Copyright 2018  Eric M. Appleman/Democracy in Action.
  • Feb. 15, 2018 - DREAMers reject Trump's four pillars in visits to Senate offices.

  • Feb. 14, 2018 - DREAMers deliver Valentine cards to Senate offices.

  • Feb. 12, 2018 - Debate begins in the U.S. Senate.

  • Feb. 7, 2018 - Progressive groups hold "National Day of Action for the Dream Act."

    Feb. 6, 2018 - Catholic groups stage event at the Capitol in support of DREAMers.

    Jan. 19, 2018 - Undocumented youth protest in front of RNC headquarters.

The Fight for a Clean DREAM Act Hits a Wall

(Feb. 2018, updated June 2018) On Sept. 5, 2017 the Trump Administration announced its decision to rescind the Deferred Action for Childhood Arrivals (DACA) program in six months, while calling on Congress to act (1, 2, 3, 4).  DACA, initiated by the Obama Administration on June 15, 2012 after continued congressional inaction, was a temporary fix that allowed almost 800,000 young people brought to the United States unlawfully to remain and work here without fear of deportation.  The Trump Administration's action created a sense of urgency leading up to Mar. 5, 2018.  One hundred and twenty two people were losing their status each day.

DREAMERs pressed hard for action in the form of a "clean Dream Act," meaning legislation unconnected to other immigration-related issues such as border security.  Their campaign proved to be one of the most determined grassroots efforts seen in Washington in recent decades.  Activists engaged in countless demonstrations, events and actions large and small on Capitol Hill and around the country.  At the forefront of the action in Washington, DC were United We Dream and CASA in Action.  Activists from United We Dream, "the largest immigrant youth-led network in the country," became a familiar presence in their orange T-shirts and caps.  CASA in Action is "the largest electoral organization fighting for immigrant rights in the Mid-Atlantic region."  Many other immigrant rights and progressive groups were also involved.

The initial push aimed to achieve a fix before the end of 2017, seeking to tie a DACA fix to the short-term continuing resolution to fund the government.  However, Congress left town for the Christmas break without acting.  Debate intensified in January.  On Jan. 9 Trump convened a high-profile meeting with members of Congress to discuss immigration.  During the meeting he called for "a bill of love" but also "a bill where were able to secure our border" (+).  White House press secretary Sarah Sanders summarized the meeting by saying four issues were under discussion: border security, chain migration, visa lottery, and DACA.  Coincidentally, late evening on Jan. 9 another major development occurred: a federal judge ruled that issued a nationwide injunction against the administration's termination of DACA; this allowed applications for DACA renewals to again be accepted (+).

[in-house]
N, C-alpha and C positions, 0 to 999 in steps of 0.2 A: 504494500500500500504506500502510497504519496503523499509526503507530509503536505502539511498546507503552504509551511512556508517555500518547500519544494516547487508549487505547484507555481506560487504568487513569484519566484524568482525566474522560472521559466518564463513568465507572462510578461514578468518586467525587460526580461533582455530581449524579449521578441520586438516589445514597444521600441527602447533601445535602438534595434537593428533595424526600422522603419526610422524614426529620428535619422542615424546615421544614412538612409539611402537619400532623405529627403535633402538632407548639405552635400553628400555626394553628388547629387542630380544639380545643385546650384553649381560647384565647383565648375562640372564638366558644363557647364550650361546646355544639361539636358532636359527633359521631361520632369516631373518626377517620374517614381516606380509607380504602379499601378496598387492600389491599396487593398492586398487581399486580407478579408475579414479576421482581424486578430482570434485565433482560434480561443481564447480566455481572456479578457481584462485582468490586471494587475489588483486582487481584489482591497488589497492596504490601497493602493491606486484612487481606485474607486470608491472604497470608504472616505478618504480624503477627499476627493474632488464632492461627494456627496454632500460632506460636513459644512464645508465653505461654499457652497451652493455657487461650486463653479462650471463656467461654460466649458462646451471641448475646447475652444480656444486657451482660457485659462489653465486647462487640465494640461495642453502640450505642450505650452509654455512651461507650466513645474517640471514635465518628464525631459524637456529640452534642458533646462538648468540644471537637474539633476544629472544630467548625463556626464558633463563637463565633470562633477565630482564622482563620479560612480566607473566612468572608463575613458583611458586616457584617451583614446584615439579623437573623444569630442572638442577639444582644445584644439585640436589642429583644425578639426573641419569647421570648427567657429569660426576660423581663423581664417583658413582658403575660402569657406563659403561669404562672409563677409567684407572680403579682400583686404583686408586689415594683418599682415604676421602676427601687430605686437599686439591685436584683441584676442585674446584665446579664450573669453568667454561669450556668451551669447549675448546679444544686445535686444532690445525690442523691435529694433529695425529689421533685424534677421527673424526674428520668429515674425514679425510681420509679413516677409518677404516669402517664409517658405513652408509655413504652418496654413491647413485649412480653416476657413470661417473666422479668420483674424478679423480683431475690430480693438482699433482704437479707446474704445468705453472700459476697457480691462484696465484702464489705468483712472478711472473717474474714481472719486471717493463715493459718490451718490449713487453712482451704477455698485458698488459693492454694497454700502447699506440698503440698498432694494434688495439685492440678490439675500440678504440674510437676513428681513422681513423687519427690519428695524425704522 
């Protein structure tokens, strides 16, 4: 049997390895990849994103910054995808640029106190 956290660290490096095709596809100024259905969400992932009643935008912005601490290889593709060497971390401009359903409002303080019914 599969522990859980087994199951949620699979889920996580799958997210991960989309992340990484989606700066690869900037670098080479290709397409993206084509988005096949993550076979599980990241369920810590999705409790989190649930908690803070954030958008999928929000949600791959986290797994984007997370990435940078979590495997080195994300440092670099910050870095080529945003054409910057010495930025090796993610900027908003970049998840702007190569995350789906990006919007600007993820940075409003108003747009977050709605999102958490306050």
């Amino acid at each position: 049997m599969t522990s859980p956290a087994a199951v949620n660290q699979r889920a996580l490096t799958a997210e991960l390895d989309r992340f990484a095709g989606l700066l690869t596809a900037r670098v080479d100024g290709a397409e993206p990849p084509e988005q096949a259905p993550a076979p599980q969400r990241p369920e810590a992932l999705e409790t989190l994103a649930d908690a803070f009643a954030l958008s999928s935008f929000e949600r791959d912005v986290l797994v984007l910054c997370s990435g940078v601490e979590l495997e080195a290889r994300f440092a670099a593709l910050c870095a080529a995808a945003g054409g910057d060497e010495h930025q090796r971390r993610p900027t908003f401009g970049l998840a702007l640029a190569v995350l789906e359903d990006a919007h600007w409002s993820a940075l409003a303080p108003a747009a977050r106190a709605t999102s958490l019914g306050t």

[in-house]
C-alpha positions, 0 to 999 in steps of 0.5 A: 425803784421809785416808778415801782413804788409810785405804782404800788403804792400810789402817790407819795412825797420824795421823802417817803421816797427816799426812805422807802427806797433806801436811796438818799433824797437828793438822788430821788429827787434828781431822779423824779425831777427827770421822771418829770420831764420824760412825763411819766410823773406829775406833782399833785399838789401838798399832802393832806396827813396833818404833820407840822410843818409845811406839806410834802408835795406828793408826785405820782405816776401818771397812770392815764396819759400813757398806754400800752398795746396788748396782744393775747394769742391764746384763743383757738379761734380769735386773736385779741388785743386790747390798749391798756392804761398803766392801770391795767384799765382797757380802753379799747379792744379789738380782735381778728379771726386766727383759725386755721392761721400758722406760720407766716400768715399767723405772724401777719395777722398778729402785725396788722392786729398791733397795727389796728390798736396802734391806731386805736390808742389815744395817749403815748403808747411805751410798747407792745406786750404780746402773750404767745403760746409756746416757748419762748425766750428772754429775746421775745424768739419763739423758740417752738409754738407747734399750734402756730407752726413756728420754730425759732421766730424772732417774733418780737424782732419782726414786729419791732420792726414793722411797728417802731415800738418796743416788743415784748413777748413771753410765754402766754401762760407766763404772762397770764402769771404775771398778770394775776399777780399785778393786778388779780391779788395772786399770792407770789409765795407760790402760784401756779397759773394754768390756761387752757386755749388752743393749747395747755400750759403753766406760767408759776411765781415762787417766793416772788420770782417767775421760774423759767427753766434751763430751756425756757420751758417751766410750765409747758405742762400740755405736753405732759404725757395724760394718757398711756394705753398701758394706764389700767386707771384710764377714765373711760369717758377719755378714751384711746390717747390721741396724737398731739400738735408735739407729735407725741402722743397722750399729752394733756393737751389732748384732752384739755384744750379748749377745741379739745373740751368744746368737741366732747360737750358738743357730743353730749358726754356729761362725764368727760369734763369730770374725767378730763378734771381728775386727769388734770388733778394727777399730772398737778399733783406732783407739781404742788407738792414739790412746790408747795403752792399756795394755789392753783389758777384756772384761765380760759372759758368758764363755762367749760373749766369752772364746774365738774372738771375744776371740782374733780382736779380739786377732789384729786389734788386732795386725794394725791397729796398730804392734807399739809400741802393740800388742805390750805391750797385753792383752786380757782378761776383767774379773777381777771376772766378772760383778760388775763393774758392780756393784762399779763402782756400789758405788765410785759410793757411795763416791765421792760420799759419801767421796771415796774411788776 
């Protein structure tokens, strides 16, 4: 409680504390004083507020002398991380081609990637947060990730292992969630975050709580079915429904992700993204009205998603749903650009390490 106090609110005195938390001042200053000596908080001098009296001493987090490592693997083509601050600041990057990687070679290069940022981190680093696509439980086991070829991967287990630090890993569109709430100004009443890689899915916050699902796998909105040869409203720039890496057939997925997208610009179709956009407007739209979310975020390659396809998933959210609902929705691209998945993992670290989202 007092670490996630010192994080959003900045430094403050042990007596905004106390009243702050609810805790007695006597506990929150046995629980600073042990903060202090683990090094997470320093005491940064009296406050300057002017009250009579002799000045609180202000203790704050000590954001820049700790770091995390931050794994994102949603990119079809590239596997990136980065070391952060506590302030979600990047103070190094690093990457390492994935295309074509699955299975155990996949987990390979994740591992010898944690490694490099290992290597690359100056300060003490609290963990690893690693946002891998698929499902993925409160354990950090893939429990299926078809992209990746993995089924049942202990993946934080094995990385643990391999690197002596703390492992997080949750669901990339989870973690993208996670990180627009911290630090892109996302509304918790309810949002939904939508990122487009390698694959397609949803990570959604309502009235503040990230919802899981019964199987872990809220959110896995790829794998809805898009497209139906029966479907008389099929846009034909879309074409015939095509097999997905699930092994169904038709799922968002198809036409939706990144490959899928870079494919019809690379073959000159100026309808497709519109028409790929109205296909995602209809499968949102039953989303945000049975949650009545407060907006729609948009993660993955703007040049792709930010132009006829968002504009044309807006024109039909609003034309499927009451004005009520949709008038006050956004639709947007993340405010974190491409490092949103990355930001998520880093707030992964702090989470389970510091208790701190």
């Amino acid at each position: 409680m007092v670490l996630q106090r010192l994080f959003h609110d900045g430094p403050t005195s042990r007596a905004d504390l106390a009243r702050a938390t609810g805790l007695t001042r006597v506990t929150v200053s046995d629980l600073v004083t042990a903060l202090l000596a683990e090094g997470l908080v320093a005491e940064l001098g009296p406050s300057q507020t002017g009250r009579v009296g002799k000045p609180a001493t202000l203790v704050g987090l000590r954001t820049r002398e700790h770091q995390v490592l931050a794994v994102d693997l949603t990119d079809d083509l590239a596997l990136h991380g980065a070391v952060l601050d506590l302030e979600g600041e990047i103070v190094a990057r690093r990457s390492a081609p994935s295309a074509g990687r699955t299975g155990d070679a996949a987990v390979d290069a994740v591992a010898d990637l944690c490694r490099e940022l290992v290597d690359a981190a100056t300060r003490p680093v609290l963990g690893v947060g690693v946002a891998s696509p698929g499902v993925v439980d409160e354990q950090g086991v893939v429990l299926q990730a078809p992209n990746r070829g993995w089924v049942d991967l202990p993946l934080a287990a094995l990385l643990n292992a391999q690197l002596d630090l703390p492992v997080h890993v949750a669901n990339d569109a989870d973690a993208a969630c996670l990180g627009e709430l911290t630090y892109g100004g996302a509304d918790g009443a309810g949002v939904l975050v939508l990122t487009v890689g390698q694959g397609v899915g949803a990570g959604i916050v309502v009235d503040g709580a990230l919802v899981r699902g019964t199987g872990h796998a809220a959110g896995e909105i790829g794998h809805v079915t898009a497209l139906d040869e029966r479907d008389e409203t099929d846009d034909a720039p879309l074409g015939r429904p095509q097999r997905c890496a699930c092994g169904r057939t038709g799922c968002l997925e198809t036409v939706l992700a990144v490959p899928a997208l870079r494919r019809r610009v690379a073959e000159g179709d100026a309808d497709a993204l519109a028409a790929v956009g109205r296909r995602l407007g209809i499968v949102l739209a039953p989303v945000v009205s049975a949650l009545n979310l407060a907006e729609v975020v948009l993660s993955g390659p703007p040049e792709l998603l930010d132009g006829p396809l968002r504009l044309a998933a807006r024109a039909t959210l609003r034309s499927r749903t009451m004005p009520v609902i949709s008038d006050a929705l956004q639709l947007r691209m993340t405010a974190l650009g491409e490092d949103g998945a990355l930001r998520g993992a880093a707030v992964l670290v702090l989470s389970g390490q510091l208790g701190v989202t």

Despite the promising meeting of Jan. 9, negotiations between the White House and congressional leaders were bumpy.  In a Jan. 11 Oval Office meeting on immigration, Trump ignited yet another controversy by reportedly using racist and offensive language (+).  Urged on by activists, Senate Democrats sought to tie immigration to yet another continuing resolution to fund the government.  At one point Senate Minority Leader Chuck Schumer (D-NY) observed, "Negotiating with this White House is like negotiating with Jello.  It's next to impossible."  After a three-day government shutdown, Democrats backed down. 

On Jan. 25, the administration announced a legislative framework which included a path to citizenship for DACA recipients and DACA eligible people, but also emphasized border security, established limits on family reunification and ended the visa lottery.  The proposal met with generally unfavorable reactions (+). 

On Feb. 7 congressional leaders announced they had reached a bipartisan budget agreement, but, to the dismay of DREAMers, DACA still was not addressed.  On the plus side for DREAMers, Senate Majority Leader Mitch McConnell agreed to an open debate on immigration.  However, Speaker Paul Ryan did not go as far, prompting House Democratic Leader Nancy Pelosi to take to the House floor and make a "prayerful human plea to the Speaker."  Pelosi spoke for more than eight hours, a record in the House.  "Give us a vote; what are you afraid of?" she asked Ryan.

Debate in the Senate started on Feb. 12.  The two sides appeared very far apart, with Democrats favoring a narrow fix and conservative Republicans advocating legislation similar to Trump's framework.  There was also some talk of a short-term measure to protect the DREAMers if a deal could not be reached.  (Of note, on Feb. 13 a second federal judge issued an injuction preventing the administration from terminating DACA >).  On the afternoon of Feb. 15 the Senate voted on four different immigration proposals; each fell short of the requisite 60 votes needed to avoid a filibuster (+).  The next week Congress was in recess for President's Day and that was the end of it. 

The House did vote on a couple of immigration measures in late June, but both failed.